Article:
Article 3B: When a Positive Consequence Is Not Positive By Kerby T. Alvy Ph.D.
One word of caution is in order before we leave the topic of positive consequences. One man’s meat may well be another man’s poison. Let’s take the case of the well-meaning but unliberated husband as an example. Lately, it seems that his wife has been getting up early on weekends to cook him up a scrumptious breakfast, and boy, does he like that behavior! Knowing full well that this behavior is more likely to continue if it’s rewarded, hubby figures that he’d better get on the stick and do something nice for his wife in return. So he decides to take her out to a hockey game. Bad choice – this is not a positive consequence to her: she hates hockey. A big hug and a kiss after breakfast not only would have been a bit more appropriate, but also would have gone a lot further toward inspiring his wife to keep on cooking those great breakfasts for him.
The Concept of Punishment and Corrective Consequences
John Doe has a plane to catch. Because he’s afraid he might be late, he decides to hurry. Tooling around the highway at well over 90 miles per hour, a number of interesting things can happen to John Doe.
He might make it to the airport in time to catch his flight. No problem. All is well. Driving too fast has produced the positive consequence of catching his flight.
The arresting officer might be in a pretty good mood. Nevertheless, the siren, the flashing red light, and the brief lecture on traffic safety scare the hell out of John Doe, and on top of everything he misses his plane. In this instance, driving too fast has not paid off; it’s been punished and corrected.
The arresting officer might have had a spat with his wife, and now he’s in an ugly mood. Consequently, John Doe ends up with a ticket and a court appointment before he can say, “But, Officer –“John will lose $125 and a day of work – and of course, he also misses his plane. Again, the behavior of driving too fast has been punished and corrected.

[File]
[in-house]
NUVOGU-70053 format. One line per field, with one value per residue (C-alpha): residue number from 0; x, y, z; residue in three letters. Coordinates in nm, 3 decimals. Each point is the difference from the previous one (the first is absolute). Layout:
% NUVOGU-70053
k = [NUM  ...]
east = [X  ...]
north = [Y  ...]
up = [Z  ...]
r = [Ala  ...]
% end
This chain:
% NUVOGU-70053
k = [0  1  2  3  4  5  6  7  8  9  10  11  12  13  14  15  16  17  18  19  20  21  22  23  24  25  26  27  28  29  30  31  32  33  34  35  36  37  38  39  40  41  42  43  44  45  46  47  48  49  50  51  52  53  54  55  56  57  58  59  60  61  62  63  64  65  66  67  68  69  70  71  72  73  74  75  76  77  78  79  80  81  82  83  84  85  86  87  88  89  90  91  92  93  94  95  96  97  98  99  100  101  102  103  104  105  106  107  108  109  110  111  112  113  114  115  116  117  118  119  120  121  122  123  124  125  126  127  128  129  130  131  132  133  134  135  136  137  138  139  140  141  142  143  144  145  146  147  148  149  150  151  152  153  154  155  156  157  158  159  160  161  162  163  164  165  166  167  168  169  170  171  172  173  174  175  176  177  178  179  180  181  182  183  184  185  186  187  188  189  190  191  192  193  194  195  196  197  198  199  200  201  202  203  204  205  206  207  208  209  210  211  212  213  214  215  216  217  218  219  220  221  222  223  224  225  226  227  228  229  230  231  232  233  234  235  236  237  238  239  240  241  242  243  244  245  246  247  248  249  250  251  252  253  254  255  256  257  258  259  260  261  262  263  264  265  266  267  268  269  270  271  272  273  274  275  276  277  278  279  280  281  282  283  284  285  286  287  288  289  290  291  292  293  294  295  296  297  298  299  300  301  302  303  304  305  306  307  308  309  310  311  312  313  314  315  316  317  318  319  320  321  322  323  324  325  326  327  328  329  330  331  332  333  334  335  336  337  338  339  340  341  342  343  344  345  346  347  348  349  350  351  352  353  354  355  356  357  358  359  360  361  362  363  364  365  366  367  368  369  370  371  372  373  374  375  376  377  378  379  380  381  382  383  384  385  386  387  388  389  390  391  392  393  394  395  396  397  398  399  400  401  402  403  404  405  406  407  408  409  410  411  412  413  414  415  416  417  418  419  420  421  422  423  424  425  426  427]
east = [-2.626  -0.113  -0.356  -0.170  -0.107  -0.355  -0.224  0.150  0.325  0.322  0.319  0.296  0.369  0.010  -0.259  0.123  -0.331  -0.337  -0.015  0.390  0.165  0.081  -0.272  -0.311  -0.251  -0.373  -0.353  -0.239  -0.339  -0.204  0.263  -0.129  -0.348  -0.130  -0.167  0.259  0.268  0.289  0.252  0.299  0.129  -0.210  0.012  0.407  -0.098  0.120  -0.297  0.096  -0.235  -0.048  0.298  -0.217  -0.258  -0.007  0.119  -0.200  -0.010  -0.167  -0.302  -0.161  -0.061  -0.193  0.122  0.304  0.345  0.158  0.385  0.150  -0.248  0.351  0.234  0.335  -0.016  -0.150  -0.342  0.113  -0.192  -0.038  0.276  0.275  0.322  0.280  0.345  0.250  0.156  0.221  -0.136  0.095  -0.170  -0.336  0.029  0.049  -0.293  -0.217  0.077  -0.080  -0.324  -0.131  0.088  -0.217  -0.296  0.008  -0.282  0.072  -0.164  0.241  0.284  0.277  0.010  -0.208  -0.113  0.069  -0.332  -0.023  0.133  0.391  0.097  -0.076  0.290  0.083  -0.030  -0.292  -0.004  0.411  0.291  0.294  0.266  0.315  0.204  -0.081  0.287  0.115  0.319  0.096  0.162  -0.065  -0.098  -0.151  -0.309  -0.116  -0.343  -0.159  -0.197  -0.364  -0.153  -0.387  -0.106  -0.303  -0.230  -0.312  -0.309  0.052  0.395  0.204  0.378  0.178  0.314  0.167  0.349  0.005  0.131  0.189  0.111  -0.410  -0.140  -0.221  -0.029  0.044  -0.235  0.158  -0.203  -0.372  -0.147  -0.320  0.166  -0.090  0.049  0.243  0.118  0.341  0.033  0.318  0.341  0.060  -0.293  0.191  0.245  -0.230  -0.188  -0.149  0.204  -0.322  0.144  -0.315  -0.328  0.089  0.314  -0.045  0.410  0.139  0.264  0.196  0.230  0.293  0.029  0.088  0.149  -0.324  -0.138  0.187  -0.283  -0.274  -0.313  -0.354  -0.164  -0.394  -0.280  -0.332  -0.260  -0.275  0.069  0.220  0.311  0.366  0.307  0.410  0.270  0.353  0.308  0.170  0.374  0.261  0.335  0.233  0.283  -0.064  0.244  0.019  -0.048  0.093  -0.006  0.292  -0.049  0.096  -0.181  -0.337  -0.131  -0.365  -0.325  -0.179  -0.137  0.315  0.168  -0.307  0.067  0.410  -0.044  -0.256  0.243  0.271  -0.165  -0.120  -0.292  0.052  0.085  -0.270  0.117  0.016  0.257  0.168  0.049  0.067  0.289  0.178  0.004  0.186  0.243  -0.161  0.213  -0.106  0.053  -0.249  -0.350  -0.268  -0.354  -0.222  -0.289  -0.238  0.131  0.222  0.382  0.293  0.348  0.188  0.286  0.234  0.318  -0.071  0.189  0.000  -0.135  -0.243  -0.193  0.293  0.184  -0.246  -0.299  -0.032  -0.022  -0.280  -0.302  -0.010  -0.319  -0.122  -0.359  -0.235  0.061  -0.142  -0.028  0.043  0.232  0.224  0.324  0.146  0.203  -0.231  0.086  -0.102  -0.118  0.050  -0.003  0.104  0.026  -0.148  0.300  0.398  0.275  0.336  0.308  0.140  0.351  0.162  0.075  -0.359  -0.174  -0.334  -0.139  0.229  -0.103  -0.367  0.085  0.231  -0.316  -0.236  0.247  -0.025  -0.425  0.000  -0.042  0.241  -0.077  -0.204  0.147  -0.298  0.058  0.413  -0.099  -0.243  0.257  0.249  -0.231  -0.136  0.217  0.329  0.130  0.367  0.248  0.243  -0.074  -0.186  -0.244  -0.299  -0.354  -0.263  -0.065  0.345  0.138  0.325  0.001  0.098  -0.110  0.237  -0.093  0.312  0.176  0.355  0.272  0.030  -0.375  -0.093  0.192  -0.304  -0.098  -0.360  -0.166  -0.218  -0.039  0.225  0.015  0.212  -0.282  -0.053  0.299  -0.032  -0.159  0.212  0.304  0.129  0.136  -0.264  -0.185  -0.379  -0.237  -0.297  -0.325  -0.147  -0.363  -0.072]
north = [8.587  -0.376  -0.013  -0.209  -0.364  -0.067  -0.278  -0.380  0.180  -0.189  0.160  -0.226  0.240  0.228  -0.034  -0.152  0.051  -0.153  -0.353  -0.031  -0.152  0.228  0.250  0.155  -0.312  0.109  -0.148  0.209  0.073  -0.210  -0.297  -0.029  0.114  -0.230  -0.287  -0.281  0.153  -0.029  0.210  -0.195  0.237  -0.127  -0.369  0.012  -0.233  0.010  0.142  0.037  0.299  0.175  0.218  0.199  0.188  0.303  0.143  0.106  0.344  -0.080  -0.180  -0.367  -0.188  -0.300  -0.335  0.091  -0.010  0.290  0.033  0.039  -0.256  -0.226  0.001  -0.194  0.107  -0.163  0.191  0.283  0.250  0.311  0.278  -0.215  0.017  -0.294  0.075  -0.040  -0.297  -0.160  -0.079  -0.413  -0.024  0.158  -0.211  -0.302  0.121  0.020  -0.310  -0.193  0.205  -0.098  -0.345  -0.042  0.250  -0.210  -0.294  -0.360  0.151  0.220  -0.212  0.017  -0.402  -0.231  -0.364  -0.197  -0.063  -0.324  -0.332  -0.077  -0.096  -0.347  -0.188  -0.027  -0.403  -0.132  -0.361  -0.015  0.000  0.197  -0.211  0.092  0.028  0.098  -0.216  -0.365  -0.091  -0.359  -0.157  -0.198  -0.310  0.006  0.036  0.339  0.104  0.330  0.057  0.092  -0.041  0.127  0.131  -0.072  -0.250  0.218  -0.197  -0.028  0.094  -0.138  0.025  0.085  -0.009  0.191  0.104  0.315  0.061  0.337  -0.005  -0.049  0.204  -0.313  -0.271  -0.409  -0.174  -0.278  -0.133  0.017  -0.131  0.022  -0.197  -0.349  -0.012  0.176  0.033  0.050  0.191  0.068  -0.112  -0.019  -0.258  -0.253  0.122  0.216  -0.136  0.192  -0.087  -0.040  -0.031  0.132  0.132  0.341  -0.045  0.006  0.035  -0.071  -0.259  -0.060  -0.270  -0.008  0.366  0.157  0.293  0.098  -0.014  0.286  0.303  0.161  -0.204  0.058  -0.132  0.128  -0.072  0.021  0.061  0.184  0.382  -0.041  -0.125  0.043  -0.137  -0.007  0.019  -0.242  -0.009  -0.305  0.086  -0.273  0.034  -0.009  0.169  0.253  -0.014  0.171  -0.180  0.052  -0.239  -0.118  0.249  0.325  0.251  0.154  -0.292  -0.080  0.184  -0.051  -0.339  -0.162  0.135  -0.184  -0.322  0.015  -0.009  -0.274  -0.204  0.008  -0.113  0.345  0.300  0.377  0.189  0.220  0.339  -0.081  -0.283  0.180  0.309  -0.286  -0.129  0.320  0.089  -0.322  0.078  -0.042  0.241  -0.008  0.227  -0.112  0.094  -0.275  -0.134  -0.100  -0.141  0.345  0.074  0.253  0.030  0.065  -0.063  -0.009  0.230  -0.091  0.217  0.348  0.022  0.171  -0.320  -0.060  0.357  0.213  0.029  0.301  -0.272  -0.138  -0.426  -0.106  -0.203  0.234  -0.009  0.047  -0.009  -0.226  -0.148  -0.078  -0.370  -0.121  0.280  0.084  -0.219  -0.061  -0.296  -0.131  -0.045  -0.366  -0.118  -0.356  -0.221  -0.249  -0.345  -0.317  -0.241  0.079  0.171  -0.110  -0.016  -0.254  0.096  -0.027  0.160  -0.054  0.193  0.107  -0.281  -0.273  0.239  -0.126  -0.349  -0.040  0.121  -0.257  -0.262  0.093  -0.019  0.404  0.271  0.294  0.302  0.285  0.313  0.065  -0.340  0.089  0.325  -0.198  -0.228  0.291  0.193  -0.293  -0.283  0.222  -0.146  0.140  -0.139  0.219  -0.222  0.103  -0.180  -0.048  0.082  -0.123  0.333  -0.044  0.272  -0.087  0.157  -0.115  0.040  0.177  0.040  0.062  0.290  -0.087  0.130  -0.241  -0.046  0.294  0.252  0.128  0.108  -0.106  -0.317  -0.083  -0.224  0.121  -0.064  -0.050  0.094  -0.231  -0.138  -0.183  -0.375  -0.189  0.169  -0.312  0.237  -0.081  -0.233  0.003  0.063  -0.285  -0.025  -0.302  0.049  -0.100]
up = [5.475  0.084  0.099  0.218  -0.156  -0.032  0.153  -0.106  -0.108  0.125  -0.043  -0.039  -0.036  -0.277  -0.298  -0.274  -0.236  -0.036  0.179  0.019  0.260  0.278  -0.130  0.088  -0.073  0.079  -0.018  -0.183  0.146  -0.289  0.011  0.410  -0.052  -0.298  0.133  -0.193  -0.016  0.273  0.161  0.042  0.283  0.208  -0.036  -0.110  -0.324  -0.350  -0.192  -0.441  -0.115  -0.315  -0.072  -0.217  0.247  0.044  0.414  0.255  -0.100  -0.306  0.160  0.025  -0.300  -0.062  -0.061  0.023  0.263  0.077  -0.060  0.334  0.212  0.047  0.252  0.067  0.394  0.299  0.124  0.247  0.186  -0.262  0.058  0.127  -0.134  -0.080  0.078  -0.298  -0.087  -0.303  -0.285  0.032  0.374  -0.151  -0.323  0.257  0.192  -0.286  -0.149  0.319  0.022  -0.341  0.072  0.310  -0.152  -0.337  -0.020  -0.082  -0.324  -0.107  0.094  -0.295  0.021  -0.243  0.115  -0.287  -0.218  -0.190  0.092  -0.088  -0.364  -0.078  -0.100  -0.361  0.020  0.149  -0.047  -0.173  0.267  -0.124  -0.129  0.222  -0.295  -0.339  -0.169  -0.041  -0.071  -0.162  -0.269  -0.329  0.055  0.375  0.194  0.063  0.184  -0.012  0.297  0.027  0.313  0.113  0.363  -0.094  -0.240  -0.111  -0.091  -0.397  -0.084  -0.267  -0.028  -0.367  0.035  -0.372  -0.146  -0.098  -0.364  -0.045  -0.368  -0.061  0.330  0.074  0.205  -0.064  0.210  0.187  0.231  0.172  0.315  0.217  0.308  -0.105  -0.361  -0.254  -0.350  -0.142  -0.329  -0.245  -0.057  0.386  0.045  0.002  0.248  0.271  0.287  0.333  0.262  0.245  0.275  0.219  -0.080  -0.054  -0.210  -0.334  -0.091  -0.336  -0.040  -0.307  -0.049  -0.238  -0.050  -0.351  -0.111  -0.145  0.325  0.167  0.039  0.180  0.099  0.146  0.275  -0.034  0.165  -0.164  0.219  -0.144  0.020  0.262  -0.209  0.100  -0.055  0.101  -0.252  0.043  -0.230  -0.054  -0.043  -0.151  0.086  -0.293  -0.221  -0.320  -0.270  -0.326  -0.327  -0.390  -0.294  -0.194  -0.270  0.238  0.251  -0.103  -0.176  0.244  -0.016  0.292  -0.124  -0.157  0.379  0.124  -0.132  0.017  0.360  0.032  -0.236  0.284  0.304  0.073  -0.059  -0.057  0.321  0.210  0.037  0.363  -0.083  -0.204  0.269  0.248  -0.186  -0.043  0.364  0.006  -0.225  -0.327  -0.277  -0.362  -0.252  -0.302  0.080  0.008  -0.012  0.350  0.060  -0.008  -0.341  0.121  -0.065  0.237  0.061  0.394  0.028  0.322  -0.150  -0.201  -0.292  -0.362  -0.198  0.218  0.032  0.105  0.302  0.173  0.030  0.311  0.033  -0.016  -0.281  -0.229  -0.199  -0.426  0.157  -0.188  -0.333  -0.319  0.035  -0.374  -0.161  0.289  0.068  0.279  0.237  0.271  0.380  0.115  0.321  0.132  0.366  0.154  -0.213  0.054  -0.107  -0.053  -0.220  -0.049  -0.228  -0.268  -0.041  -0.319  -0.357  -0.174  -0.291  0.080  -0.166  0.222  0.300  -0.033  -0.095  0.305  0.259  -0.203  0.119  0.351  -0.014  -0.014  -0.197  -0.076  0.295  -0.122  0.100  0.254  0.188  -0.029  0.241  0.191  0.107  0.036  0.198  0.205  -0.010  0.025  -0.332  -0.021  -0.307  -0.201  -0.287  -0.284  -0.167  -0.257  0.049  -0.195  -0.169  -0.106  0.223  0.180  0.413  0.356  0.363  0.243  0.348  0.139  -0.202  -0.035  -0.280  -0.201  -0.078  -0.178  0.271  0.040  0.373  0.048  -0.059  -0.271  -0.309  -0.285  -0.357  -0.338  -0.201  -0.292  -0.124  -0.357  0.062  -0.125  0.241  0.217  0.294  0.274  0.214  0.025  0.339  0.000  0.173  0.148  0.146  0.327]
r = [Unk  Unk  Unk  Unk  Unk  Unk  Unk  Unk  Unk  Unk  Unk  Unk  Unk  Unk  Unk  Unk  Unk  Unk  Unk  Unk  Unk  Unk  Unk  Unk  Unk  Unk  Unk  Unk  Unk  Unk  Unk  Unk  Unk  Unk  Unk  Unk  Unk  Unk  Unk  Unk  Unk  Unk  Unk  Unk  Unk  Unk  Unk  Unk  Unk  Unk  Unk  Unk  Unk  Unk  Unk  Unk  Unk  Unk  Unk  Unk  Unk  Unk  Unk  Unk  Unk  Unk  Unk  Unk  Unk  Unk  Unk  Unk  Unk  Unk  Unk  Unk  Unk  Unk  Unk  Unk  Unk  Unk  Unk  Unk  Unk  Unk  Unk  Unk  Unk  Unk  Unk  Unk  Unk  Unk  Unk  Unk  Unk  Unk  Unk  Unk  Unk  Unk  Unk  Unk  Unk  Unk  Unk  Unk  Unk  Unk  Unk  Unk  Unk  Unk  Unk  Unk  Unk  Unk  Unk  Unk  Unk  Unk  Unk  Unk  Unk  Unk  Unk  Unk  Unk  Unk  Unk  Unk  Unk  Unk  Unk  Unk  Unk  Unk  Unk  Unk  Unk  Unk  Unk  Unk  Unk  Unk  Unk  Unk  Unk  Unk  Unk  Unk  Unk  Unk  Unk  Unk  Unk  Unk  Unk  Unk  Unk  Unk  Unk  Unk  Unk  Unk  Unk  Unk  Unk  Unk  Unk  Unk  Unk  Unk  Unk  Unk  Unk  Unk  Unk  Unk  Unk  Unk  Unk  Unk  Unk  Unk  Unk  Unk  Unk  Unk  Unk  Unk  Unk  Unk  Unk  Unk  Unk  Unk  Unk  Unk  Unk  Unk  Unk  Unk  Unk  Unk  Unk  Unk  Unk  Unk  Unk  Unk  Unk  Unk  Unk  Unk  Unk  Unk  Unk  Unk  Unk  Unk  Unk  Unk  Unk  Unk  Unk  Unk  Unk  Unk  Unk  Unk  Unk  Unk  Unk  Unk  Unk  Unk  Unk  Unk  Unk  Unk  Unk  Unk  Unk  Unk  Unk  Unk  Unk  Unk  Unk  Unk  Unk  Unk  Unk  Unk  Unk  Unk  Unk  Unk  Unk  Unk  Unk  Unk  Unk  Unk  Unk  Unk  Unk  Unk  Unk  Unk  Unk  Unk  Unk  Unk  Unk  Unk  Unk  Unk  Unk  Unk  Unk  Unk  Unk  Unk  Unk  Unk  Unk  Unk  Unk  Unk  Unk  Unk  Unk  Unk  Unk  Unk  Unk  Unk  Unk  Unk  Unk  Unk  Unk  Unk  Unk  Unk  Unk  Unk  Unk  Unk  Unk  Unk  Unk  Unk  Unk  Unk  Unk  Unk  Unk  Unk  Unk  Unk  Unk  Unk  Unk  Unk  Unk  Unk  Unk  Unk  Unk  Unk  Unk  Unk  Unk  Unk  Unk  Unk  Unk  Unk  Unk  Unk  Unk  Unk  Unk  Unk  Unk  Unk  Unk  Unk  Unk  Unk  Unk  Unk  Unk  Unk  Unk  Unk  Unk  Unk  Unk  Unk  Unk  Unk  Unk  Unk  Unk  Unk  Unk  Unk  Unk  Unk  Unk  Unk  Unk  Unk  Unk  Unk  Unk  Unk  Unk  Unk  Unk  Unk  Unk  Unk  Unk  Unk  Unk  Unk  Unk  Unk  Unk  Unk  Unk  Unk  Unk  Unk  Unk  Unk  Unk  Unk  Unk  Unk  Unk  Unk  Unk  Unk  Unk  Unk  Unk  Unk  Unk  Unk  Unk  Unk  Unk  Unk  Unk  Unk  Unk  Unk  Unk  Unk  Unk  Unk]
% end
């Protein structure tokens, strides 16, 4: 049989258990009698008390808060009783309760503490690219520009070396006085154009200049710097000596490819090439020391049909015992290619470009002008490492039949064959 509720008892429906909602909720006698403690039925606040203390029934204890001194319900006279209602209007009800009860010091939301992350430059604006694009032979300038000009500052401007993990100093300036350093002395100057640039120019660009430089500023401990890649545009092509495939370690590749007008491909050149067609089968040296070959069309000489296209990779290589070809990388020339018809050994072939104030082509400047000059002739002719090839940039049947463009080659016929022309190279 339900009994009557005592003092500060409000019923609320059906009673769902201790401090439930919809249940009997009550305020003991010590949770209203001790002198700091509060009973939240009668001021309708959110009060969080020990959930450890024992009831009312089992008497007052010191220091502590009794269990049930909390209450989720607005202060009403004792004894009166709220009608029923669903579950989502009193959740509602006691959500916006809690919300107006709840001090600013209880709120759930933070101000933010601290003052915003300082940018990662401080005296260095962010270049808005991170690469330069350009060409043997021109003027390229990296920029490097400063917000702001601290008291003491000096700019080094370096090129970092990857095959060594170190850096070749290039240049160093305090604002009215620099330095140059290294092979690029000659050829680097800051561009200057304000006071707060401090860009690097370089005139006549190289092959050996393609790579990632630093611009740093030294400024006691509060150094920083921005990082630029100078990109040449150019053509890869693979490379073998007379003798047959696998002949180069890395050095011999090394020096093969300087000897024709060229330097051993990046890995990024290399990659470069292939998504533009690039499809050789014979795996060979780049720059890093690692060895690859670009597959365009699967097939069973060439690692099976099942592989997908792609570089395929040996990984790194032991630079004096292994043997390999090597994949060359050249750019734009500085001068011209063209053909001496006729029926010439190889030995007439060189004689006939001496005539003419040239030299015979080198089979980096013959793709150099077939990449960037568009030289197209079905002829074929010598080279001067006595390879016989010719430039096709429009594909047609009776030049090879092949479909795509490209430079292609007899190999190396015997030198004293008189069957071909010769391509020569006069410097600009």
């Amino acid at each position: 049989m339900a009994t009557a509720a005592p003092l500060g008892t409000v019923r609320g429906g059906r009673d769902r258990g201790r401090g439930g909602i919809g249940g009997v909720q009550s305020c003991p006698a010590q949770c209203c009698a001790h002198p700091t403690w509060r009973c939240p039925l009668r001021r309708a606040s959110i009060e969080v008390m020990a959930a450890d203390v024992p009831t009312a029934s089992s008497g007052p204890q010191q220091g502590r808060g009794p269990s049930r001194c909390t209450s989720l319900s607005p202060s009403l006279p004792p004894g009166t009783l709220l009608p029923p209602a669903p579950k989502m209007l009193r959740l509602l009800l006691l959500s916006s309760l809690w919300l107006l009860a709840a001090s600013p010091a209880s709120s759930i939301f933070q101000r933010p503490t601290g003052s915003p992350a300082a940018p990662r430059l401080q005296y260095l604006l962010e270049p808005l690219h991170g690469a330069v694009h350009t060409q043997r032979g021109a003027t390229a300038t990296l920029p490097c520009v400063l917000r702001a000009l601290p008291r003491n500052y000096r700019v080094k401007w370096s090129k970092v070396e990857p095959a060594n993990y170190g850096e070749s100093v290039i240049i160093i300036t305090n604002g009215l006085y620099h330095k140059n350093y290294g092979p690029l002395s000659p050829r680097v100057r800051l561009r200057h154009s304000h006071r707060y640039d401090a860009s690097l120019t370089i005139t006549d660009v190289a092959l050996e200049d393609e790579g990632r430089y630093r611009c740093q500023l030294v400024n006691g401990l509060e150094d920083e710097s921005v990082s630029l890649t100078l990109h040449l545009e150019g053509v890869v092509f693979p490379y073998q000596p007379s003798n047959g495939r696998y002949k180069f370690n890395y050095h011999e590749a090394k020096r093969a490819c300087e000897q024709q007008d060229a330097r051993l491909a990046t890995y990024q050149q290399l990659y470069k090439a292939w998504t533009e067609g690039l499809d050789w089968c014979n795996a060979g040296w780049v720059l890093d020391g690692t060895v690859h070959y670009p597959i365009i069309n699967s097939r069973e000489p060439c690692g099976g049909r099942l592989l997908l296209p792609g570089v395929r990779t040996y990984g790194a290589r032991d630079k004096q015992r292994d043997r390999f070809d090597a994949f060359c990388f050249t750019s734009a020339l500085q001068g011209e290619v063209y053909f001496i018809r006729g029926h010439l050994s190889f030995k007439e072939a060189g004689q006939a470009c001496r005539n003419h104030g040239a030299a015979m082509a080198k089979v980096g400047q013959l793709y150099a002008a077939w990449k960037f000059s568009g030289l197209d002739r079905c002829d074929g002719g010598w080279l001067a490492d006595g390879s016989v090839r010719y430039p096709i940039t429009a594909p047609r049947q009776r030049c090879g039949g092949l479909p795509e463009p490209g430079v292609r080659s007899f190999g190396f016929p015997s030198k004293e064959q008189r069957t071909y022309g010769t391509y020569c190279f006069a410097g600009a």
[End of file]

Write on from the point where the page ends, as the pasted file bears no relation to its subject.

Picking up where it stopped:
John Doe has a bone-jarring collision with a 6-ton truck. For sure, he will miss his plane and he’ll probably miss tomorrow as well. To say that his driving too fast has been punished and corrected in this instance would be an understatement.
We have just looked at four possible consequences for driving fast. The first was positive; the other three were punishing and negative. Such punishment and negativity are the opposites of positive consequences.
Whereas having a positive consequence follow a behavior makes it more likely to occur again, a behavior that is followed by a punishing, negative consequence is less likely to recur in the future, i.e., it is “corrected” in the sense of being less likely to happen again. Thus, punishments or negative consequences are considered to be corrective in nature.
Also, just as positive consequences come in a wide assortment of shapes and sizes, so to do corrective consequences. Our beleaguered John Doe was scared, scolded, delayed, fined, and physically injured for speeding. As a result, he will probably think twice before driving so fast again, at least in the immediate future.
Now think for a moment or two about some of the ways children receive a negative or corrective consequences for their misdeeds. Some are scolded; some are shook or spanked; some lose privileges; some forfeit their allowances; some are hollered at or berated; some are sent to their rooms. There is a multitude of ways to correct behavior, yet there is one common theme. Corrective consequences are intended to decrease the chances that the misbehavior will happen again.
The use of spanking and other physically punishing corrective consequences are special instances that deserve extensive consideration and discussion as they constitute physical violence against children. Such a discussion is contained in a prior series of articles on why We Must Stop Hitting Our Children!. Click here to find that series.
The next and last article in this current Series will deal with when punishment and corrective consequences do not work.